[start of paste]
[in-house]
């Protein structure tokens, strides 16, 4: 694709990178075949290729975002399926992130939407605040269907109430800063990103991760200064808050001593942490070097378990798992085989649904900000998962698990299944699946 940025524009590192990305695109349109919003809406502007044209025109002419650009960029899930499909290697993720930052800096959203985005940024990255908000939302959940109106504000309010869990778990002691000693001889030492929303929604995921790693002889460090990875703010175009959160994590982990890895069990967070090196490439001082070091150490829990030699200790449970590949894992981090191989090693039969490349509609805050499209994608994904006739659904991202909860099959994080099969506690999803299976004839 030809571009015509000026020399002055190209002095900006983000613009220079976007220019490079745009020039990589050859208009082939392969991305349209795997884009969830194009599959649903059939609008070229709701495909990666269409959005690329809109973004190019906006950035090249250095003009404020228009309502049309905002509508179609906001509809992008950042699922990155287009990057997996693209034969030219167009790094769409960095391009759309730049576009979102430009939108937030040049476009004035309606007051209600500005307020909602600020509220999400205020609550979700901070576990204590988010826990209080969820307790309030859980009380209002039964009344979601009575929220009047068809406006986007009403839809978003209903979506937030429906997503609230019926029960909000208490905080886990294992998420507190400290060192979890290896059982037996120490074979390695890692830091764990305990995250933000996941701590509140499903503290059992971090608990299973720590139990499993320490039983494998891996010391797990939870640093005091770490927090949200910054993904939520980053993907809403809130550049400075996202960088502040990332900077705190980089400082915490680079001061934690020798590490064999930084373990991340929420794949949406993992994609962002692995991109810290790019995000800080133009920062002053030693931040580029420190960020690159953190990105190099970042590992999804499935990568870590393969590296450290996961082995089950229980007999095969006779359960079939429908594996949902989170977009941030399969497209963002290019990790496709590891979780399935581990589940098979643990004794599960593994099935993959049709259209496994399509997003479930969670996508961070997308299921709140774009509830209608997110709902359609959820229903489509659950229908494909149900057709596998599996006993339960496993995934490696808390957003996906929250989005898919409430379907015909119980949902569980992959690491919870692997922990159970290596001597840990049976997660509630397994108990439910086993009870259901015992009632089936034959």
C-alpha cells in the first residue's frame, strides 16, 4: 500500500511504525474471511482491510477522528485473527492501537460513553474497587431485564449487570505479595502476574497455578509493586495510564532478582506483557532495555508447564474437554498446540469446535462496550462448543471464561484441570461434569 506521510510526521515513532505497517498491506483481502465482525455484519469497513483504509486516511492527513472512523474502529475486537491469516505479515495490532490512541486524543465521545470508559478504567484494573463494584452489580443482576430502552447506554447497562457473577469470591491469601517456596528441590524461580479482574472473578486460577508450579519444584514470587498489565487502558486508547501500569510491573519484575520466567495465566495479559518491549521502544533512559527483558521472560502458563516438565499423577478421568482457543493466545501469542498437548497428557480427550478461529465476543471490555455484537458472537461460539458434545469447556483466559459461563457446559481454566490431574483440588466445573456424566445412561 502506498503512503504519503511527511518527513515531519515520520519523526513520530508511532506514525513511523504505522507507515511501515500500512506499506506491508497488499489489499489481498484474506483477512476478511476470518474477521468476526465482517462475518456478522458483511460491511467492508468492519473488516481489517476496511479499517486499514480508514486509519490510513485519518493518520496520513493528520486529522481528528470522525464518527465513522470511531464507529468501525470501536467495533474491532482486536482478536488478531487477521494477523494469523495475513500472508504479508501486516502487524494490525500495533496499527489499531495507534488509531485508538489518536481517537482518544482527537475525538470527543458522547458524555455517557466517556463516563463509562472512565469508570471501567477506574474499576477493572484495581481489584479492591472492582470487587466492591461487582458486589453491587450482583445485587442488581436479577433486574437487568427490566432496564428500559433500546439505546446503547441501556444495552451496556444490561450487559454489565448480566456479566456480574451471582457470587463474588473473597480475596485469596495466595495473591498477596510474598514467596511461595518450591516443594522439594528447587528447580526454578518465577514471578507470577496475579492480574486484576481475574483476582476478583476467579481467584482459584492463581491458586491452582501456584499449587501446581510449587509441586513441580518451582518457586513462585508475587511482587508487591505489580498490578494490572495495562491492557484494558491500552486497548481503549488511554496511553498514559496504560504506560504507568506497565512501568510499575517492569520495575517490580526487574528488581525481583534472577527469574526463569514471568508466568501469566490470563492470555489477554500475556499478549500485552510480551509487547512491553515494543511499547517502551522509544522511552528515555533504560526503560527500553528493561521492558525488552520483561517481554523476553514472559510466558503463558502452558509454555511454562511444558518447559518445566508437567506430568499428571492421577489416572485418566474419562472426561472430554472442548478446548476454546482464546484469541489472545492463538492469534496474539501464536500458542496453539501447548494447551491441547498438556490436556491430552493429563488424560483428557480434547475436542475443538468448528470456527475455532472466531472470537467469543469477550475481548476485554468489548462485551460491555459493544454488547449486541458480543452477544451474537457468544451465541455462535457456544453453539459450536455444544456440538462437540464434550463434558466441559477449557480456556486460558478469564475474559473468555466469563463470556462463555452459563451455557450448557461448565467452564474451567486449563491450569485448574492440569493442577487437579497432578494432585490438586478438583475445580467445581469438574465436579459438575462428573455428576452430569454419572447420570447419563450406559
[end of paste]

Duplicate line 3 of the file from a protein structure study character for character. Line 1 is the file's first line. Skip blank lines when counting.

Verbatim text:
C-alpha cells in the first residue's frame, strides 16, 4: 500500500511504525474471511482491510477522528485473527492501537460513553474497587431485564449487570505479595502476574497455578509493586495510564532478582506483557532495555508447564474437554498446540469446535462496550462448543471464561484441570461434569 506521510510526521515513532505497517498491506483481502465482525455484519469497513483504509486516511492527513472512523474502529475486537491469516505479515495490532490512541486524543465521545470508559478504567484494573463494584452489580443482576430502552447506554447497562457473577469470591491469601517456596528441590524461580479482574472473578486460577508450579519444584514470587498489565487502558486508547501500569510491573519484575520466567495465566495479559518491549521502544533512559527483558521472560502458563516438565499423577478421568482457543493466545501469542498437548497428557480427550478461529465476543471490555455484537458472537461460539458434545469447556483466559459461563457446559481454566490431574483440588466445573456424566445412561 502506498503512503504519503511527511518527513515531519515520520519523526513520530508511532506514525513511523504505522507507515511501515500500512506499506506491508497488499489489499489481498484474506483477512476478511476470518474477521468476526465482517462475518456478522458483511460491511467492508468492519473488516481489517476496511479499517486499514480508514486509519490510513485519518493518520496520513493528520486529522481528528470522525464518527465513522470511531464507529468501525470501536467495533474491532482486536482478536488478531487477521494477523494469523495475513500472508504479508501486516502487524494490525500495533496499527489499531495507534488509531485508538489518536481517537482518544482527537475525538470527543458522547458524555455517557466517556463516563463509562472512565469508570471501567477506574474499576477493572484495581481489584479492591472492582470487587466492591461487582458486589453491587450482583445485587442488581436479577433486574437487568427490566432496564428500559433500546439505546446503547441501556444495552451496556444490561450487559454489565448480566456479566456480574451471582457470587463474588473473597480475596485469596495466595495473591498477596510474598514467596511461595518450591516443594522439594528447587528447580526454578518465577514471578507470577496475579492480574486484576481475574483476582476478583476467579481467584482459584492463581491458586491452582501456584499449587501446581510449587509441586513441580518451582518457586513462585508475587511482587508487591505489580498490578494490572495495562491492557484494558491500552486497548481503549488511554496511553498514559496504560504506560504507568506497565512501568510499575517492569520495575517490580526487574528488581525481583534472577527469574526463569514471568508466568501469566490470563492470555489477554500475556499478549500485552510480551509487547512491553515494543511499547517502551522509544522511552528515555533504560526503560527500553528493561521492558525488552520483561517481554523476553514472559510466558503463558502452558509454555511454562511444558518447559518445566508437567506430568499428571492421577489416572485418566474419562472426561472430554472442548478446548476454546482464546484469541489472545492463538492469534496474539501464536500458542496453539501447548494447551491441547498438556490436556491430552493429563488424560483428557480434547475436542475443538468448528470456527475455532472466531472470537467469543469477550475481548476485554468489548462485551460491555459493544454488547449486541458480543452477544451474537457468544451465541455462535457456544453453539459450536455444544456440538462437540464434550463434558466441559477449557480456556486460558478469564475474559473468555466469563463470556462463555452459563451455557450448557461448565467452564474451567486449563491450569485448574492440569493442577487437579497432578494432585490438586478438583475445580467445581469438574465436579459438575462428573455428576452430569454419572447420570447419563450406559